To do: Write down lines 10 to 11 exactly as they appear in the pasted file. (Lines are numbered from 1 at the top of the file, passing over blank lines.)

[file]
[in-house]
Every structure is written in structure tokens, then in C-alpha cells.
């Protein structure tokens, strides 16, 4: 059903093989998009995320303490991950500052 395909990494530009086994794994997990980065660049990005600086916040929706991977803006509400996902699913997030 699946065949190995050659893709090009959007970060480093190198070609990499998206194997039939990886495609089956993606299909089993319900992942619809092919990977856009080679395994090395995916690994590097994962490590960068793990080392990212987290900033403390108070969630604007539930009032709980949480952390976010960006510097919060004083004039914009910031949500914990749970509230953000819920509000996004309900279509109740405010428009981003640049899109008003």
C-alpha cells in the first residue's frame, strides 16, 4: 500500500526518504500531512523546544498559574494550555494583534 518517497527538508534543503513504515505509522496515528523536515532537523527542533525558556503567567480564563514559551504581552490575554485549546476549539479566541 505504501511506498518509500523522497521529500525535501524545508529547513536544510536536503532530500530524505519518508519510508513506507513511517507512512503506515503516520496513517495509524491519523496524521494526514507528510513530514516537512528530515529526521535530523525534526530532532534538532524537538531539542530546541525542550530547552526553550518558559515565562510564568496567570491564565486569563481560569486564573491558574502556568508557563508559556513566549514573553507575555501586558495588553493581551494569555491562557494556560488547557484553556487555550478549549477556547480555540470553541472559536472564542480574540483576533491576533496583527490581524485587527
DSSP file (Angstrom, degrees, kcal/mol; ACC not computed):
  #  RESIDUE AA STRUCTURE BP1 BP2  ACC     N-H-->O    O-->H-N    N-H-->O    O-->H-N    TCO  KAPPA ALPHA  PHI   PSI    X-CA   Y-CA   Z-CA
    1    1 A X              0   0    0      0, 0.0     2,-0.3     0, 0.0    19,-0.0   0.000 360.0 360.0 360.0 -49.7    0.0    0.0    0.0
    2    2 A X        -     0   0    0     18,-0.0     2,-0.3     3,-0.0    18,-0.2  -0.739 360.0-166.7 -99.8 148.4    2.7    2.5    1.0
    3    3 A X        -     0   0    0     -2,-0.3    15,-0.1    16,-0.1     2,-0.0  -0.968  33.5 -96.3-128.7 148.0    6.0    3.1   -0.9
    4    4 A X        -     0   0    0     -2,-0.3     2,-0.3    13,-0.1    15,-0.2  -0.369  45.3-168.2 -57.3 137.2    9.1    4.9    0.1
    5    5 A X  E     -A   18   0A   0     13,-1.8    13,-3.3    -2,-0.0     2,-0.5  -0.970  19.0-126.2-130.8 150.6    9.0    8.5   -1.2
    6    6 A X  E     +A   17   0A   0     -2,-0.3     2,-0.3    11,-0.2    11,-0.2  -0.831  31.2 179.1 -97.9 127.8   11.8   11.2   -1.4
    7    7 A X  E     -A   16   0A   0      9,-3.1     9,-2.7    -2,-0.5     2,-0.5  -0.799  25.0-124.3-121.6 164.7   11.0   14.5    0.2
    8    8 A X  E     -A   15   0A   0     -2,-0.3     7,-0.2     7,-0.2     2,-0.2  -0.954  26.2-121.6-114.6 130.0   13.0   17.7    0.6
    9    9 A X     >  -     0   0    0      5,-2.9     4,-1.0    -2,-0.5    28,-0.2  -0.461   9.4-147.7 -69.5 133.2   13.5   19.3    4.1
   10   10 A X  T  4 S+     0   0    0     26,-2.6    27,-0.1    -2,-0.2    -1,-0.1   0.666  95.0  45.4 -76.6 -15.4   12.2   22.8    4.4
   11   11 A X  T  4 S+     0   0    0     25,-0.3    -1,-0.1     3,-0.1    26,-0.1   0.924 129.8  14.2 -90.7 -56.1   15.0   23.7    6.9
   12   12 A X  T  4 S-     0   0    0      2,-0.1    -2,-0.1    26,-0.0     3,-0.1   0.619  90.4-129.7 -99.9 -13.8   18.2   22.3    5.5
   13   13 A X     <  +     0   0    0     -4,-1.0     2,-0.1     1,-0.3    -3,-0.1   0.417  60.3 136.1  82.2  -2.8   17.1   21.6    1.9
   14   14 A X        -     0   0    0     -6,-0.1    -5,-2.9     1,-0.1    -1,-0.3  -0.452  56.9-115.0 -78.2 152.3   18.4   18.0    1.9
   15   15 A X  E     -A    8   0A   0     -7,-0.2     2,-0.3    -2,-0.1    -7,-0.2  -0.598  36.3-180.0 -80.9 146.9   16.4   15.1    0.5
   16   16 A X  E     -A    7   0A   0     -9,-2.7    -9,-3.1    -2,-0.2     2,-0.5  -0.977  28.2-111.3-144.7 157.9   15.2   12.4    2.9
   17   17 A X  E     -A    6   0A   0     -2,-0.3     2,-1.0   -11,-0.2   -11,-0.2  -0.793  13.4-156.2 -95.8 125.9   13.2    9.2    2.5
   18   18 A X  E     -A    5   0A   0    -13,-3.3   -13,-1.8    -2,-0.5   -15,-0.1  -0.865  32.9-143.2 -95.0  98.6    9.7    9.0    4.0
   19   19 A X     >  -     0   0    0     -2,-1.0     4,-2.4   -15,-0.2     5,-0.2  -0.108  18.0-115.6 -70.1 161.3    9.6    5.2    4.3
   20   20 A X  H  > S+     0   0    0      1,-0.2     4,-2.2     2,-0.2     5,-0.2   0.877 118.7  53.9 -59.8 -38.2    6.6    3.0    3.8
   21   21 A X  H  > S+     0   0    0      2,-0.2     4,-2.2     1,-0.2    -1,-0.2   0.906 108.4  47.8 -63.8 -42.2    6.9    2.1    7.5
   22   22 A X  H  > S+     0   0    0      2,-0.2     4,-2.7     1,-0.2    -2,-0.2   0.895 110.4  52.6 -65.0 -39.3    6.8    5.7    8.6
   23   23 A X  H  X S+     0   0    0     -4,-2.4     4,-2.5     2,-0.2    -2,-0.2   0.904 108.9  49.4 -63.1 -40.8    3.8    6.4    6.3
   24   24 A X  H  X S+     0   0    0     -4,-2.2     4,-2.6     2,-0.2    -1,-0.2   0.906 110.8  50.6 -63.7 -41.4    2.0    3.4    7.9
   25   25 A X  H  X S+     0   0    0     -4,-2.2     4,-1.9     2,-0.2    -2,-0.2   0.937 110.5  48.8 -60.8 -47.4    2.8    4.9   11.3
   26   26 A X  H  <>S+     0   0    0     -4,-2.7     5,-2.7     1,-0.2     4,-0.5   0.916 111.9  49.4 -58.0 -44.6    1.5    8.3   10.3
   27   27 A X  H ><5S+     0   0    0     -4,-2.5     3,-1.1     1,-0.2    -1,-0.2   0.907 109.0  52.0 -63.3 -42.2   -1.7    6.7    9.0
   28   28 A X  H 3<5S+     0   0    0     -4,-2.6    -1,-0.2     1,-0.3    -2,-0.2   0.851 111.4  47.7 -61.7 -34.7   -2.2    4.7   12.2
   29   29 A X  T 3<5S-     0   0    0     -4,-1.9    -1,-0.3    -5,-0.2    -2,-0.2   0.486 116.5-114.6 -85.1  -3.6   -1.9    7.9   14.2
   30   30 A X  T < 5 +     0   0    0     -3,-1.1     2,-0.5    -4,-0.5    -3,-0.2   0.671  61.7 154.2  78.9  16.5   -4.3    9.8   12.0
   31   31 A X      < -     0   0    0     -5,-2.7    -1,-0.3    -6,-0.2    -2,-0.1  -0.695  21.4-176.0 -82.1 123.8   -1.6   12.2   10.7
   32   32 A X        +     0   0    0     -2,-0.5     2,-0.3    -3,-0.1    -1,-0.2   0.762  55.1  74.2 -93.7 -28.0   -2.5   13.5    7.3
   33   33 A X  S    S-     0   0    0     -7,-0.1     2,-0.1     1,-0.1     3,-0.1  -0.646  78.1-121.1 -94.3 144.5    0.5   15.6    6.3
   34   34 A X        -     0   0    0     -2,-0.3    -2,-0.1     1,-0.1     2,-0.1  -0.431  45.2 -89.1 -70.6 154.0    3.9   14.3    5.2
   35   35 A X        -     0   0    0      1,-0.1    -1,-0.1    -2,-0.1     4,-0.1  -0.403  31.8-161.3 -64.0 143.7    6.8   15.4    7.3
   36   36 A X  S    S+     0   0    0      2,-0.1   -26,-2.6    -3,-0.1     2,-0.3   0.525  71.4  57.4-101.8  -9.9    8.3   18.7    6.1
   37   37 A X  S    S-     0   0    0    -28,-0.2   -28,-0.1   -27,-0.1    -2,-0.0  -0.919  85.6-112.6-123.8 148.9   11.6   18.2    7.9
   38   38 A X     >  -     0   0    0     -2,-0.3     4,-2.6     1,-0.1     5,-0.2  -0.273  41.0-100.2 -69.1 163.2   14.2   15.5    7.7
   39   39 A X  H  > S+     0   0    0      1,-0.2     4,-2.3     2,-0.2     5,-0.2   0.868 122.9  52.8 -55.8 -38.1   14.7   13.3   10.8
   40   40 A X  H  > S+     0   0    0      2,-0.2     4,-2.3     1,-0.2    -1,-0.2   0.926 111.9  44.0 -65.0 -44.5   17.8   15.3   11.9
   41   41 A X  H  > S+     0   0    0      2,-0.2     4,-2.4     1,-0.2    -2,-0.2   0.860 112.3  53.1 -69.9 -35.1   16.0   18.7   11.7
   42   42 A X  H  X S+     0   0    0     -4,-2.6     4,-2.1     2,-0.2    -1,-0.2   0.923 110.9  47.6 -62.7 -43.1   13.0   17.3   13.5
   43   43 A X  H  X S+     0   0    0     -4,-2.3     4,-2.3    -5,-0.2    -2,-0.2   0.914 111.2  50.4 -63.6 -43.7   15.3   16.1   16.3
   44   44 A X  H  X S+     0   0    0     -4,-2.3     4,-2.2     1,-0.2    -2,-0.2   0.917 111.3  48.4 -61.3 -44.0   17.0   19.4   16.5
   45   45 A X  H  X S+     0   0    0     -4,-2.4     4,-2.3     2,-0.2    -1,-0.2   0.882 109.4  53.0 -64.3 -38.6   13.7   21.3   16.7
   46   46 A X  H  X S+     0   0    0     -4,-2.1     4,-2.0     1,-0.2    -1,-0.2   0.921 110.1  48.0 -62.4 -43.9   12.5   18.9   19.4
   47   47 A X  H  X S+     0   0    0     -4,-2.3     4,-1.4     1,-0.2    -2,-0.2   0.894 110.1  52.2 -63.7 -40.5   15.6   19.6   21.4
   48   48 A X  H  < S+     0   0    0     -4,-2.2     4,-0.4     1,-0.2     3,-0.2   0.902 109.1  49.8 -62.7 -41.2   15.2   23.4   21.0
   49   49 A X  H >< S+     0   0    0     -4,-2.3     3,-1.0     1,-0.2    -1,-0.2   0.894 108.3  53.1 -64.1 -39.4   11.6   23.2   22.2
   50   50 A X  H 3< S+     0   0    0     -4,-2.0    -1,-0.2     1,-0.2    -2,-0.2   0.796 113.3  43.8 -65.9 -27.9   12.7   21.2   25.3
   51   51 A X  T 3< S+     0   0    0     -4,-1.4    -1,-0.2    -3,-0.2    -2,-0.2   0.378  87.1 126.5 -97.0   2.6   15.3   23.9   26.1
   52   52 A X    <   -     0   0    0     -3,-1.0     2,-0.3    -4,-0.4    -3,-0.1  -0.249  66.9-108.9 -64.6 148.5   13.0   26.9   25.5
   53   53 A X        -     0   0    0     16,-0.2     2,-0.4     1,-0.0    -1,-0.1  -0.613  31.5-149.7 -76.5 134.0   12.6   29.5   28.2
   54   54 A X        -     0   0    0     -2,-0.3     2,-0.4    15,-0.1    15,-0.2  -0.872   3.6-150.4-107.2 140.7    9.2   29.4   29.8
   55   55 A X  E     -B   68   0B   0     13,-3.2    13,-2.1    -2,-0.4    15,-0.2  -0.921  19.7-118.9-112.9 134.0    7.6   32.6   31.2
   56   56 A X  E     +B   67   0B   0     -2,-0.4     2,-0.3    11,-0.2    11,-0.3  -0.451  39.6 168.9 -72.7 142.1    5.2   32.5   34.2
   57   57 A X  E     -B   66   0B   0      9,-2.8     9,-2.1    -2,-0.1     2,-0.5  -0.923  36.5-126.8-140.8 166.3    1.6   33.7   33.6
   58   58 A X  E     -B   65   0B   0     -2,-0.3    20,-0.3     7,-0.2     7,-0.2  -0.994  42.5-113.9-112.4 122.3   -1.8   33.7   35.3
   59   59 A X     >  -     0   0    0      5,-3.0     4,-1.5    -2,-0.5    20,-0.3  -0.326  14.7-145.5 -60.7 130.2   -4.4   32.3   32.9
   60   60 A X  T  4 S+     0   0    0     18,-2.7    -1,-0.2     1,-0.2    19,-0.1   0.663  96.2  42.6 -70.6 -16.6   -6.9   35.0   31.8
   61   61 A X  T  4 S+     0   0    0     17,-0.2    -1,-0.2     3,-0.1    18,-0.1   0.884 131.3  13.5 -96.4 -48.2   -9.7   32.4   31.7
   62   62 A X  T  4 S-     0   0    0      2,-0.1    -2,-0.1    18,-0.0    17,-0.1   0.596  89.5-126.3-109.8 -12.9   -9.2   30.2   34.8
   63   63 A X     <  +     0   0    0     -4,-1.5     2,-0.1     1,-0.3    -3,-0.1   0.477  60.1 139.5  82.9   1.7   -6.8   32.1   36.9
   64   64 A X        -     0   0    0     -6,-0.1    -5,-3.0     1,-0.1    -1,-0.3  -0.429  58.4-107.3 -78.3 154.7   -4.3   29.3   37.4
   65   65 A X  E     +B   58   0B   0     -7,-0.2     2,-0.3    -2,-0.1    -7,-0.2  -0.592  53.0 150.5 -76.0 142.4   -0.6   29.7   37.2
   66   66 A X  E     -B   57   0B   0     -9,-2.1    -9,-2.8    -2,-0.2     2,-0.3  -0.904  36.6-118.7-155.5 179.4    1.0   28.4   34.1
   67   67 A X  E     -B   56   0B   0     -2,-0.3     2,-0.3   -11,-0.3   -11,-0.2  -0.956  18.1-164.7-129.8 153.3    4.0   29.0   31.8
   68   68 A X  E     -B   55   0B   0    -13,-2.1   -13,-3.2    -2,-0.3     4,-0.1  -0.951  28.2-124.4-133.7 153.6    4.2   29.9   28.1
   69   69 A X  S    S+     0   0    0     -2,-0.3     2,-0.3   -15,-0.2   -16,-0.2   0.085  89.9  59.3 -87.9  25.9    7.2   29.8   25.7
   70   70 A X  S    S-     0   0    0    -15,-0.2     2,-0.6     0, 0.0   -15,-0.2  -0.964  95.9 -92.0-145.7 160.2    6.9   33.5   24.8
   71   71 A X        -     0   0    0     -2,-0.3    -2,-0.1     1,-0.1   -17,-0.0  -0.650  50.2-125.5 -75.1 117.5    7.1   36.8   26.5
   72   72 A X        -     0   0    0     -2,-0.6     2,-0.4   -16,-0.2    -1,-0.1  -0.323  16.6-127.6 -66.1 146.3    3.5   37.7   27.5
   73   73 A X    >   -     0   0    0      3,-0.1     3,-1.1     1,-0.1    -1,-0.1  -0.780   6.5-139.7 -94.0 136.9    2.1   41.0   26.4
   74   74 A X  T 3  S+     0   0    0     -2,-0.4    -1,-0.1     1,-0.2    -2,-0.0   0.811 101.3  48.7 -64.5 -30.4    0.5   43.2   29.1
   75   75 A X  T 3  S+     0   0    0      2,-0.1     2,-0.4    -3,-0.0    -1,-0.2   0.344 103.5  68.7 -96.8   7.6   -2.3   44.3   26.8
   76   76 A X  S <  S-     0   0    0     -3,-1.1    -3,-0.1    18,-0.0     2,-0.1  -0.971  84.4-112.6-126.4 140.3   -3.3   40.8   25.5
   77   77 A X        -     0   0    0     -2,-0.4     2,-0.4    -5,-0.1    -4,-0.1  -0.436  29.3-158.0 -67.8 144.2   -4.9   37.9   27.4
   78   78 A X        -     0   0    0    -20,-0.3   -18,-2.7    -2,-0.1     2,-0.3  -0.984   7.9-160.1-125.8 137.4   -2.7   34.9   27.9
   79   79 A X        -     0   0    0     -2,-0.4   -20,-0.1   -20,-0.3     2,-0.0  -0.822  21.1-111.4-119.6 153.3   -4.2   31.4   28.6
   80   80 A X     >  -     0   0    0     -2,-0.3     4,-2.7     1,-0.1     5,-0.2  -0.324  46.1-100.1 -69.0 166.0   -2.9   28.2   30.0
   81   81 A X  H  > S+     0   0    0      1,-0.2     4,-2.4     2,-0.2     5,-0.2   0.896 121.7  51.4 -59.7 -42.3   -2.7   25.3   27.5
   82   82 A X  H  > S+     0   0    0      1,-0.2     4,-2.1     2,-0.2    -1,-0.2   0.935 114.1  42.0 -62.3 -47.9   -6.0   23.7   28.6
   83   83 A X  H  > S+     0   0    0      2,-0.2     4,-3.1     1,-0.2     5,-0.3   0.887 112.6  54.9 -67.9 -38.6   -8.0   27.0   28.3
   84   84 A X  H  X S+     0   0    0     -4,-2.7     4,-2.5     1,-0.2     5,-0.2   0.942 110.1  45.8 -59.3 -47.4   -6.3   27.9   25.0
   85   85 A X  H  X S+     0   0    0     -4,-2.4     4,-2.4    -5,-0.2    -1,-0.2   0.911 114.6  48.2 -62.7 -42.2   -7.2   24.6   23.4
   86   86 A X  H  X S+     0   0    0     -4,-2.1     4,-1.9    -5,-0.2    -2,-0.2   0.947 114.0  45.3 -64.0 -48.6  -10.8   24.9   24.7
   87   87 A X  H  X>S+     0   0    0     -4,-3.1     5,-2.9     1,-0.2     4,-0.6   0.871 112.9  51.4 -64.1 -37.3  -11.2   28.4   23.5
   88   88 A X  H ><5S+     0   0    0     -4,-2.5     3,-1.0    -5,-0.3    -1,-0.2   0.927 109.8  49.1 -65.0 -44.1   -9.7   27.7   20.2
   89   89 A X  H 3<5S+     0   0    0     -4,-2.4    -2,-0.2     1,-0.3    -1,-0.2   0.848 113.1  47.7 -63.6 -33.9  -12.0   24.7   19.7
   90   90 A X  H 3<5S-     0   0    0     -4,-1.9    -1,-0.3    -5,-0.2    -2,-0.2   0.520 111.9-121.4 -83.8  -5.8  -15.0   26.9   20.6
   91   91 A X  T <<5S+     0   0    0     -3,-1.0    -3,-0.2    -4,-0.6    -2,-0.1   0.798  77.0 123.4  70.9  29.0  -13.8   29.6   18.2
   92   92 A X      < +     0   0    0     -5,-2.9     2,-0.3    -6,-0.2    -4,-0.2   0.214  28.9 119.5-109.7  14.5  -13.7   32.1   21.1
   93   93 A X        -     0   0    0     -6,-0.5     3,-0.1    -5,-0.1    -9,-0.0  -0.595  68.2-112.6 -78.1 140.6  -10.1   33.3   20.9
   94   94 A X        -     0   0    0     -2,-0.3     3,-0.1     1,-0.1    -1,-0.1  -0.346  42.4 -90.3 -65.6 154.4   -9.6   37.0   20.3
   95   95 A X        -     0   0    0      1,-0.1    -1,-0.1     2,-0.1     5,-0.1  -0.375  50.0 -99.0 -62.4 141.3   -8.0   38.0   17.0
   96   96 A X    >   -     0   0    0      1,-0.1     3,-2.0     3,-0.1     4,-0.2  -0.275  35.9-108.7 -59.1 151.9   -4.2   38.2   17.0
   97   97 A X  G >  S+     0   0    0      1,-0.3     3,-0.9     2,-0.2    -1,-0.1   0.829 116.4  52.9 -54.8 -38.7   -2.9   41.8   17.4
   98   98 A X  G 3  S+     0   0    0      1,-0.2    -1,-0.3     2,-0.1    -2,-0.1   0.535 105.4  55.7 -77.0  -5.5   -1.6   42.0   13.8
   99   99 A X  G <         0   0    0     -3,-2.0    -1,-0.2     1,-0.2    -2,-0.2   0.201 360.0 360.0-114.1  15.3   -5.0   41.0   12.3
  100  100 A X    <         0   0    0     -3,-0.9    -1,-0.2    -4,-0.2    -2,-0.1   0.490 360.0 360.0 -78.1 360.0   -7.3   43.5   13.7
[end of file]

    4    4 A X        -     0   0    0     -2,-0.3     2,-0.3    13,-0.1    15,-0.2  -0.369  45.3-168.2 -57.3 137.2    9.1    4.9    0.1
    5    5 A X  E     -A   18   0A   0     13,-1.8    13,-3.3    -2,-0.0     2,-0.5  -0.970  19.0-126.2-130.8 150.6    9.0    8.5   -1.2